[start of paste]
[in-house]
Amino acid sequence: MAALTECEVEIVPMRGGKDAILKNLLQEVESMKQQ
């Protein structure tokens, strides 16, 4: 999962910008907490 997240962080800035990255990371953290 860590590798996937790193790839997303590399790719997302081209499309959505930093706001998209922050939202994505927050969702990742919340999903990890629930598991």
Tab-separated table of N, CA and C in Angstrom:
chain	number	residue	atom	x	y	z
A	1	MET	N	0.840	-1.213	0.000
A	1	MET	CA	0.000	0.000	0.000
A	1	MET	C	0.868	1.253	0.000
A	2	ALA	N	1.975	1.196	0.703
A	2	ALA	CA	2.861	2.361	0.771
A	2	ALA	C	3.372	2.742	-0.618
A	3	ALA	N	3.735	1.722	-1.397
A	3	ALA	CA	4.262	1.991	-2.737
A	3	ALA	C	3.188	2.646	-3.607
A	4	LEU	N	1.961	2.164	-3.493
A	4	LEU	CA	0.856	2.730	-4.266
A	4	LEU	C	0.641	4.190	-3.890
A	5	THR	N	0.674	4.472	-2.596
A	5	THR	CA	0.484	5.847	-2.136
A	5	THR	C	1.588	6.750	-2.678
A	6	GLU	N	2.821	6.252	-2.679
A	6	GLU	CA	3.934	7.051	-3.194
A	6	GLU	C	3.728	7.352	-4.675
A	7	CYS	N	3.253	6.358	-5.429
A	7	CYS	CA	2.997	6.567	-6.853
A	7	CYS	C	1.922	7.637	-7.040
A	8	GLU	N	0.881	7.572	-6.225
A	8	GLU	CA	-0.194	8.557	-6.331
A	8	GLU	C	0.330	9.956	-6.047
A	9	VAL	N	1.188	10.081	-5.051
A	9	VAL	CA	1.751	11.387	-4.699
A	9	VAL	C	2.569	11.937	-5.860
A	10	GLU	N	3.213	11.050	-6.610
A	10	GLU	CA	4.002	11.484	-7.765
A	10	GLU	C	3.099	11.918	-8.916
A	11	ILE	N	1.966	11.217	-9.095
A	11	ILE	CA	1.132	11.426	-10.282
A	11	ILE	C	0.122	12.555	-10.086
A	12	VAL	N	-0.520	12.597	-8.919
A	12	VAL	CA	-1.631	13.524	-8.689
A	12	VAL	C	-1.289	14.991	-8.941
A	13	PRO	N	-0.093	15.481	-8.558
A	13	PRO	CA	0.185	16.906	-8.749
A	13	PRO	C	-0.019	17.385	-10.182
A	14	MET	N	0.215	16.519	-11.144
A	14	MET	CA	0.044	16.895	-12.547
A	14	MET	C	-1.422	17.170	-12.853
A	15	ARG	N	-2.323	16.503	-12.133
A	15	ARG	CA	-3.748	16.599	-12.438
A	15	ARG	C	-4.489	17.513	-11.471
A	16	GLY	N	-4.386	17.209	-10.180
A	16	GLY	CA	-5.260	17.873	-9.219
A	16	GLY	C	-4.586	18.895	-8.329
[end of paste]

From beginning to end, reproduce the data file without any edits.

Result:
[in-house]
Amino acid sequence: MAALTECEVEIVPMRGGKDAILKNLLQEVESMKQQ
């Protein structure tokens, strides 16, 4: 999962910008907490 997240962080800035990255990371953290 860590590798996937790193790839997303590399790719997302081209499309959505930093706001998209922050939202994505927050969702990742919340999903990890629930598991």
Tab-separated table of N, CA and C in Angstrom:
chain	number	residue	atom	x	y	z
A	1	MET	N	0.840	-1.213	0.000
A	1	MET	CA	0.000	0.000	0.000
A	1	MET	C	0.868	1.253	0.000
A	2	ALA	N	1.975	1.196	0.703
A	2	ALA	CA	2.861	2.361	0.771
A	2	ALA	C	3.372	2.742	-0.618
A	3	ALA	N	3.735	1.722	-1.397
A	3	ALA	CA	4.262	1.991	-2.737
A	3	ALA	C	3.188	2.646	-3.607
A	4	LEU	N	1.961	2.164	-3.493
A	4	LEU	CA	0.856	2.730	-4.266
A	4	LEU	C	0.641	4.190	-3.890
A	5	THR	N	0.674	4.472	-2.596
A	5	THR	CA	0.484	5.847	-2.136
A	5	THR	C	1.588	6.750	-2.678
A	6	GLU	N	2.821	6.252	-2.679
A	6	GLU	CA	3.934	7.051	-3.194
A	6	GLU	C	3.728	7.352	-4.675
A	7	CYS	N	3.253	6.358	-5.429
A	7	CYS	CA	2.997	6.567	-6.853
A	7	CYS	C	1.922	7.637	-7.040
A	8	GLU	N	0.881	7.572	-6.225
A	8	GLU	CA	-0.194	8.557	-6.331
A	8	GLU	C	0.330	9.956	-6.047
A	9	VAL	N	1.188	10.081	-5.051
A	9	VAL	CA	1.751	11.387	-4.699
A	9	VAL	C	2.569	11.937	-5.860
A	10	GLU	N	3.213	11.050	-6.610
A	10	GLU	CA	4.002	11.484	-7.765
A	10	GLU	C	3.099	11.918	-8.916
A	11	ILE	N	1.966	11.217	-9.095
A	11	ILE	CA	1.132	11.426	-10.282
A	11	ILE	C	0.122	12.555	-10.086
A	12	VAL	N	-0.520	12.597	-8.919
A	12	VAL	CA	-1.631	13.524	-8.689
A	12	VAL	C	-1.289	14.991	-8.941
A	13	PRO	N	-0.093	15.481	-8.558
A	13	PRO	CA	0.185	16.906	-8.749
A	13	PRO	C	-0.019	17.385	-10.182
A	14	MET	N	0.215	16.519	-11.144
A	14	MET	CA	0.044	16.895	-12.547
A	14	MET	C	-1.422	17.170	-12.853
A	15	ARG	N	-2.323	16.503	-12.133
A	15	ARG	CA	-3.748	16.599	-12.438
A	15	ARG	C	-4.489	17.513	-11.471
A	16	GLY	N	-4.386	17.209	-10.180
A	16	GLY	CA	-5.260	17.873	-9.219
A	16	GLY	C	-4.586	18.895	-8.329